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Greek Spices

Spices add color and piquant tastes, they bring out the best flavors in foods in subtle or strong ways, and they are an essential ingredient in Greek cooking. Explore the favorite spices of Greek cooks with photos, and buying and cooking advice.

Greek Spices Photo Gallery
Learn what Greek spices look like in this photo gallery showing close-up photographs for easy identification.

List of Greek Spices Names & Pronunciation
Spices listed include those native to Greece and spices from distant lands that have found a home in Greek cooking. The list includes the English name, Greek alliteration, pronunciation, and the name in Greek.

Allspice is a favorite in stews, red sauces, and marinades. The berries are also used in pickling.

Anise seeds impart a licorice taste that is used in many food dishes, but this spice is perhaps best known for giving its taste to the Greek national drink, Ouzo, a licorice-flavored liqueur.

Cardamom pods contain seeds that, once ground, give off a complex aroma reminiscent of eucalyptus, camphor, and lemon. It is used in baked goods and in foods needing a touch of lemon flavor.

Cinnamon is a favorite for making sweets of all kinds, from puddings to cakes and creams, however the Greek cuisine also includes cinnamon in recipes for many meat sauces, giving a surprising and pleasing new taste.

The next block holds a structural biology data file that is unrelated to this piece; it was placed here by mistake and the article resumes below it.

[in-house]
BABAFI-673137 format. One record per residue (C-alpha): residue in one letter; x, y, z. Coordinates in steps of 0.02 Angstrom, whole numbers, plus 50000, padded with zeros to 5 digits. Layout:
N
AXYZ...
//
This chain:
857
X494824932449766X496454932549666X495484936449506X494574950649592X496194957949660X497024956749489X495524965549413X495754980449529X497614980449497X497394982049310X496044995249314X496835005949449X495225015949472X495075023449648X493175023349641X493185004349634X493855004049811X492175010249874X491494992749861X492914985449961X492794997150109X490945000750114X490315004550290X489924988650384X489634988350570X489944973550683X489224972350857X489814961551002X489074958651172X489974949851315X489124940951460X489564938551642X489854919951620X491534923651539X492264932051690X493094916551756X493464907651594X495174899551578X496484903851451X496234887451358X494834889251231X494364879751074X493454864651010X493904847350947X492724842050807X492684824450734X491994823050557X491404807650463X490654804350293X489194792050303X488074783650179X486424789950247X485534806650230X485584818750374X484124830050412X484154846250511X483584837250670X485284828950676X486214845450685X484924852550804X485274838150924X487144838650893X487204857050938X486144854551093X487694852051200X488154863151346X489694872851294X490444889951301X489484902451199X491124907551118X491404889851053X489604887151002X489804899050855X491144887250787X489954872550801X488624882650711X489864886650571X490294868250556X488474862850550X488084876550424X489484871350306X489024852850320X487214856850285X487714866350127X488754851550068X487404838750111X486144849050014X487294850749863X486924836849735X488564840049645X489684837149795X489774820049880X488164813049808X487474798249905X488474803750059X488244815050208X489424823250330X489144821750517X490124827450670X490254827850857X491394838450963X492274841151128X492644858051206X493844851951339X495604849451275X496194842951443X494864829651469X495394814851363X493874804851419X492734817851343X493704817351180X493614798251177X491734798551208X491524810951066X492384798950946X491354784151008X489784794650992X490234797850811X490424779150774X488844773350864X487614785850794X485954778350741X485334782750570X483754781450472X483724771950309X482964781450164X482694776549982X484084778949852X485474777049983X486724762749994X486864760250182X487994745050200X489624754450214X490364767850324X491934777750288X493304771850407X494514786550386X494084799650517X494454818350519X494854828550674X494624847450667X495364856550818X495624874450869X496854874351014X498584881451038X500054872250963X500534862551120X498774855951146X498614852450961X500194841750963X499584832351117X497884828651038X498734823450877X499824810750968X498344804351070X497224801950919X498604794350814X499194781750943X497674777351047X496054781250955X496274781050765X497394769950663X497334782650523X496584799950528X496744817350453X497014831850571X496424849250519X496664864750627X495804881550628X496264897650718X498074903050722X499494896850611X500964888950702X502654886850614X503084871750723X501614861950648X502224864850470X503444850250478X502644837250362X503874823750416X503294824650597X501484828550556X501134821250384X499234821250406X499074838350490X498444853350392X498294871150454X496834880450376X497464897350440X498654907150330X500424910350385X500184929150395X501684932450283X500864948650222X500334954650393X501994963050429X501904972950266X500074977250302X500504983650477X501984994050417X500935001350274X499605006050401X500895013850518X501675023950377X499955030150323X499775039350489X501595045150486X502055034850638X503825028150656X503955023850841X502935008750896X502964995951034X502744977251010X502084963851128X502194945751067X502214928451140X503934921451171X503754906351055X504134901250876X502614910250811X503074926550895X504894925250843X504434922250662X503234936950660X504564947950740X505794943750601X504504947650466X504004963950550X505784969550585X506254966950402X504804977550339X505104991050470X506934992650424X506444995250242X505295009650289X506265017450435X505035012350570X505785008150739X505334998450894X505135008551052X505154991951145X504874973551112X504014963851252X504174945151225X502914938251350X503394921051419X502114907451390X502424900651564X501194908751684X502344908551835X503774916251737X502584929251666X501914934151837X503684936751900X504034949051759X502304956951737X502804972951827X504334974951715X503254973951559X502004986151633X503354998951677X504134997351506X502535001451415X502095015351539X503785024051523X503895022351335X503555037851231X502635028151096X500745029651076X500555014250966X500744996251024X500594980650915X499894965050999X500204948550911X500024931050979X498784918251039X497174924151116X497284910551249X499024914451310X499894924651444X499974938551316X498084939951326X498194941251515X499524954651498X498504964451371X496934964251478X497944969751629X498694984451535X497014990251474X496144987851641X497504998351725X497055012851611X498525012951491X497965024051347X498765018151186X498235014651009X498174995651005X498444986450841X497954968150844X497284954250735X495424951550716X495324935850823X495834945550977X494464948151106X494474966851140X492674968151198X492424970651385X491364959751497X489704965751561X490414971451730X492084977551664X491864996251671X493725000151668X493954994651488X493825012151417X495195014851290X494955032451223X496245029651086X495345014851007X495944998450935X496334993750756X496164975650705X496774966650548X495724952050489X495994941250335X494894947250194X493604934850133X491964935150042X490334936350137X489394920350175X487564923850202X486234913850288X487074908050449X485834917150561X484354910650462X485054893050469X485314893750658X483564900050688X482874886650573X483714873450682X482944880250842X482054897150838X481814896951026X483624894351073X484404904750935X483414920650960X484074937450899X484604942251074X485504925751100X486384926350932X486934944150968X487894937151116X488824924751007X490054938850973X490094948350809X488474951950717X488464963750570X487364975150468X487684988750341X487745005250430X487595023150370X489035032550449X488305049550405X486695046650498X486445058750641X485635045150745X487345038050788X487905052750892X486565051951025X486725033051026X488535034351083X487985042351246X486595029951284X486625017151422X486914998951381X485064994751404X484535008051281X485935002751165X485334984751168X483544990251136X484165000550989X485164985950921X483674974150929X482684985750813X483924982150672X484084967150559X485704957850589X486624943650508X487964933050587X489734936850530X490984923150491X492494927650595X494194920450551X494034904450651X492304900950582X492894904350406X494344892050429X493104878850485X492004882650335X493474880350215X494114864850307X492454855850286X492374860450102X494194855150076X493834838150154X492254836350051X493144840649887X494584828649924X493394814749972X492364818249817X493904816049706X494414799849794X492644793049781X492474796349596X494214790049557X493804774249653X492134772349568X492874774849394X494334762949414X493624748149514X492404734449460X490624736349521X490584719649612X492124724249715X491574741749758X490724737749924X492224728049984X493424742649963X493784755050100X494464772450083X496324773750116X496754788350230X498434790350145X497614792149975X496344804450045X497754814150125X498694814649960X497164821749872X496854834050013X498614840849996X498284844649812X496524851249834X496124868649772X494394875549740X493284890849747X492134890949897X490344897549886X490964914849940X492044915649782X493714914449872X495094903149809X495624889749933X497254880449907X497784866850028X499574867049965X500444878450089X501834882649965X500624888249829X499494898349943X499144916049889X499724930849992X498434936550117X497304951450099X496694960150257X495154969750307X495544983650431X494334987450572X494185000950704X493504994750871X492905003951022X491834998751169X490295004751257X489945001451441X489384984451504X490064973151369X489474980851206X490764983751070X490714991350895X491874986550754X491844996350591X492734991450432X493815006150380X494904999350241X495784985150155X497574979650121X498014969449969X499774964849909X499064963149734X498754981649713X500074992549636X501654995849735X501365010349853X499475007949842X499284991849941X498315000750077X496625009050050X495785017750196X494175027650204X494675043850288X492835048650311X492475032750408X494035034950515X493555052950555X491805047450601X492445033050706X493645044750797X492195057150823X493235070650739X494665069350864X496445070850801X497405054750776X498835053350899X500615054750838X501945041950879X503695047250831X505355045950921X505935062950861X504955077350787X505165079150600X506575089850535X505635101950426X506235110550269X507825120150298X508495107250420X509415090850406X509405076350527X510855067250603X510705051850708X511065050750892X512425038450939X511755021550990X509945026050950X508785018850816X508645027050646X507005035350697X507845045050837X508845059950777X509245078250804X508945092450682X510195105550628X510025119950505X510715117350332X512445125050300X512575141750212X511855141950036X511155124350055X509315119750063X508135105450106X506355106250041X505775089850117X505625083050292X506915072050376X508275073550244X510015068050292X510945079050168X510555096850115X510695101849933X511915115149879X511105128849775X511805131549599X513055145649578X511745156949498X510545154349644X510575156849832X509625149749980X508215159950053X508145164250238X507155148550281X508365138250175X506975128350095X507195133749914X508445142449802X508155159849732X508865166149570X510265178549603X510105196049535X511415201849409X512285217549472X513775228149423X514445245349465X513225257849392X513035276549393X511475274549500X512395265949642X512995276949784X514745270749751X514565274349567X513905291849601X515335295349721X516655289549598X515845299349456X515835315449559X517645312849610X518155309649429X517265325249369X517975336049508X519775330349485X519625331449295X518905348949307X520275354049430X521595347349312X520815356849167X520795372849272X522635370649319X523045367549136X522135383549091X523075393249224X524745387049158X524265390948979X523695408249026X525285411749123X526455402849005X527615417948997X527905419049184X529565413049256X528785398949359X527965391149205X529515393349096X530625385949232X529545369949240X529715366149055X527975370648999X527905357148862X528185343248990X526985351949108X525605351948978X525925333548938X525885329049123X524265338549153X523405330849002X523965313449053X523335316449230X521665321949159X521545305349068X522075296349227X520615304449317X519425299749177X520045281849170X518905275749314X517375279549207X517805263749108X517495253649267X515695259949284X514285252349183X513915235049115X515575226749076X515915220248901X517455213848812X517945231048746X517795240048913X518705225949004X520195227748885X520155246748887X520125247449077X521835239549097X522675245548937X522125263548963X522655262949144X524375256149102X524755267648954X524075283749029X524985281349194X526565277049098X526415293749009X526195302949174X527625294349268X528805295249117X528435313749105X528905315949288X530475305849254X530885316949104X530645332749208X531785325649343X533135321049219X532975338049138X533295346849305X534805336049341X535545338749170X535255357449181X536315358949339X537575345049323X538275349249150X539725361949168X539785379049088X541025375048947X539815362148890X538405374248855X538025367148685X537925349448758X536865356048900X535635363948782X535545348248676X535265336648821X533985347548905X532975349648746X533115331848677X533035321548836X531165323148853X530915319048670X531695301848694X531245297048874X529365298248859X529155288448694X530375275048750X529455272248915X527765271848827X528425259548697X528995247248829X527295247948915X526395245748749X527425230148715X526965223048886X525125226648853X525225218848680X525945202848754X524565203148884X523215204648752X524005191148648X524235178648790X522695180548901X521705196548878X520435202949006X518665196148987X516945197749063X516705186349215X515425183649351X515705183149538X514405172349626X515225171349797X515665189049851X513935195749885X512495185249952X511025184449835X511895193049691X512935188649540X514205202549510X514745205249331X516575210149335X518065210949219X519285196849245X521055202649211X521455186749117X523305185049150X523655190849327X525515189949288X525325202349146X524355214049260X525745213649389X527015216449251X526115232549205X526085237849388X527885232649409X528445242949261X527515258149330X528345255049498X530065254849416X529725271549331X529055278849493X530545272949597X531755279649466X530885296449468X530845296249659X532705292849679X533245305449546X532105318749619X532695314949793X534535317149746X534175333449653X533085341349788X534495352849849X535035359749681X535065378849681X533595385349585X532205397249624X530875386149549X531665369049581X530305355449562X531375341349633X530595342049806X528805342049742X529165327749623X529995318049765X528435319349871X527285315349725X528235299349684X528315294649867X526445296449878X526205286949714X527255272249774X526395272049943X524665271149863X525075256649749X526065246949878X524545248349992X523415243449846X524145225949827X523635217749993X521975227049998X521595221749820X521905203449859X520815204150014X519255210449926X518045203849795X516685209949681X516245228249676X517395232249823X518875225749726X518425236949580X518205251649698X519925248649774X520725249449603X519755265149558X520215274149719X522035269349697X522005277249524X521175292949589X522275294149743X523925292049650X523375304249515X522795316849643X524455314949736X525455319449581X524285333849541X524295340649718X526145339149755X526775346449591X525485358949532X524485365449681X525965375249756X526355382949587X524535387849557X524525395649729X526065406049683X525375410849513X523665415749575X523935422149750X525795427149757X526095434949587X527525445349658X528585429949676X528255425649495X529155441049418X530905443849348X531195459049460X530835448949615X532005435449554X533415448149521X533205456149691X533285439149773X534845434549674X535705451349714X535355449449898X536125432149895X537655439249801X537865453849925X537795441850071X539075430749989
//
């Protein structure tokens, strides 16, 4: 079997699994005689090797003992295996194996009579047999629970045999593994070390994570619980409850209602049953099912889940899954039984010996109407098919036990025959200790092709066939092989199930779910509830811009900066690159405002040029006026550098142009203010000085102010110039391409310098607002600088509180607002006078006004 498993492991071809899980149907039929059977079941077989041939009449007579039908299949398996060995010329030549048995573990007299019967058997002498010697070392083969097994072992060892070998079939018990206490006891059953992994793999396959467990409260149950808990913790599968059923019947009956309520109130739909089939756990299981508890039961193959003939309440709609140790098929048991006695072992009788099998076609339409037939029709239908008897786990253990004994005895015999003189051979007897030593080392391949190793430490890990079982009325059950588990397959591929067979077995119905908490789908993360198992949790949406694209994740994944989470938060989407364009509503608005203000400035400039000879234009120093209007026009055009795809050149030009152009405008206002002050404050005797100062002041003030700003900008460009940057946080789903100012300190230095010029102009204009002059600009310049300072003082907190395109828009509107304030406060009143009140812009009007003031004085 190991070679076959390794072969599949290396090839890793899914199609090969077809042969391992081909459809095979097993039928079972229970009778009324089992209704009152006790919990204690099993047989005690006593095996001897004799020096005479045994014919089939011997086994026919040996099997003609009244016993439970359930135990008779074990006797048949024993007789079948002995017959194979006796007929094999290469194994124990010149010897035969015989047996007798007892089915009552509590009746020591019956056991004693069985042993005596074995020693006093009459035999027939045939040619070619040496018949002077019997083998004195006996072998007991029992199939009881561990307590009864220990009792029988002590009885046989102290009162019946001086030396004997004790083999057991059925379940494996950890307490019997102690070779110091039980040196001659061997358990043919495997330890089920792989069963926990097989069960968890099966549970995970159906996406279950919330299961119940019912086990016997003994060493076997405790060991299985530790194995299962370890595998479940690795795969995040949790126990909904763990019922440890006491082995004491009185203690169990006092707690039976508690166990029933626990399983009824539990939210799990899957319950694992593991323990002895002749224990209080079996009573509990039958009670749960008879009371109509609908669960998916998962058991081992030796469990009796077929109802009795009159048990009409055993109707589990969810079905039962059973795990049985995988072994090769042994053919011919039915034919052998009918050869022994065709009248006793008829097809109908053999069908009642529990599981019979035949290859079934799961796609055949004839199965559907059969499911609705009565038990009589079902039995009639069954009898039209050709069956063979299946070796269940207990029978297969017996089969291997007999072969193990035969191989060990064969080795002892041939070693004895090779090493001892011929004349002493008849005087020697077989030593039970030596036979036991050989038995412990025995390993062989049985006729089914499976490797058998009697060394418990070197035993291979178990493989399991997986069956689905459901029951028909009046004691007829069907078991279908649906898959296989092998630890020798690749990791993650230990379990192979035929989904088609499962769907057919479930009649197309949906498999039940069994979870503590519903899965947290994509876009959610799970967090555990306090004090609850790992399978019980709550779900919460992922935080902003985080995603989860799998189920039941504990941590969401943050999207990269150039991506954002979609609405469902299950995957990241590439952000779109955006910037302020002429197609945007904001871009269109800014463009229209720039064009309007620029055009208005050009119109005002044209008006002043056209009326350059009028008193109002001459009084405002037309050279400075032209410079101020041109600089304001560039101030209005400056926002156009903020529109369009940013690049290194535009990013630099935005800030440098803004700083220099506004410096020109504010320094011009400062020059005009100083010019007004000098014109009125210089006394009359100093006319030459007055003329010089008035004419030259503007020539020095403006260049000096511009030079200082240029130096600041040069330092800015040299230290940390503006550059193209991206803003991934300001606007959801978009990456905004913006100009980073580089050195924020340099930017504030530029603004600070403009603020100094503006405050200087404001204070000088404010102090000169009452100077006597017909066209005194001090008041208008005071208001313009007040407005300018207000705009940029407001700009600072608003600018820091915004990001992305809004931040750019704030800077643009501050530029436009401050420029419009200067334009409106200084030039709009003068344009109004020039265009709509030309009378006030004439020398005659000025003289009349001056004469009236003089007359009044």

In Greek cooking, cloves are mainly used in sweets, cakes, and preserves, however they can also be used in meats and, in combination with other spices, in red sauces.

Coriander seeds have a flavor somewhere between cinnamon, rose, orange, and clove, with a warm and nutty after taste. Coriander is a main ingredient in curry powder and a spice in stuffed sausages.

Ground cumin is mainly used in making sausages and meat balls, and combined with other spices can be found in red sauces.

Curry powder is new to Greek cooking and is used in rice, seafood, and other dishes.

Ginger has a lemony aroma, and a pungent and warm taste. Fresh ginger may be stored frozen, a bit grated, then re-stored.

Hot Peppers
Hot peppers are a matter of taste, but many Greeks enjoy them sautéed, mixed with cheeses, and added to other dishes.

Mahlab is ground cherry stone from a cherry tree native to West Asia. Mahlab is used to flavor Greek sweet bread traditionally baked and eaten at holidays.

Mastiha (or masticha) means "gum mastic" and is a product of the Greek island of Chios. In cooking, it is used to make sweets, ice cream, cakes, and cookies. The original "chewing gum," it is not produced anywhere else in the world.

Mustard Powder
Mustard powder is used to make homemade mayonnaise, salad dressings, and marinades for meats and fish.

Black, white, or green, pepper is a widely used spice in Greek foods, and where and when it's added to foods determines the fineness of the grind.

Saffron is the world’s most expensive spice because it takes 75,000 blossoms or 225,000 hand-picked stigmas (the 1-1.5" long thread-like filaments) to make one pound of saffron. Used mostly as a coloring agent, its aroma and flavor have been compared to honey.

Sumac has a tart, sour lemon taste that adds a kick to stews and meats, rice and vegetables, and as a sprinkled topping on dishes like hummus.

Vanilla is one of the world's most expensive spices and one almost universally used. In Greece, vanilla is sold in powdered form rather than in the liquid extract.

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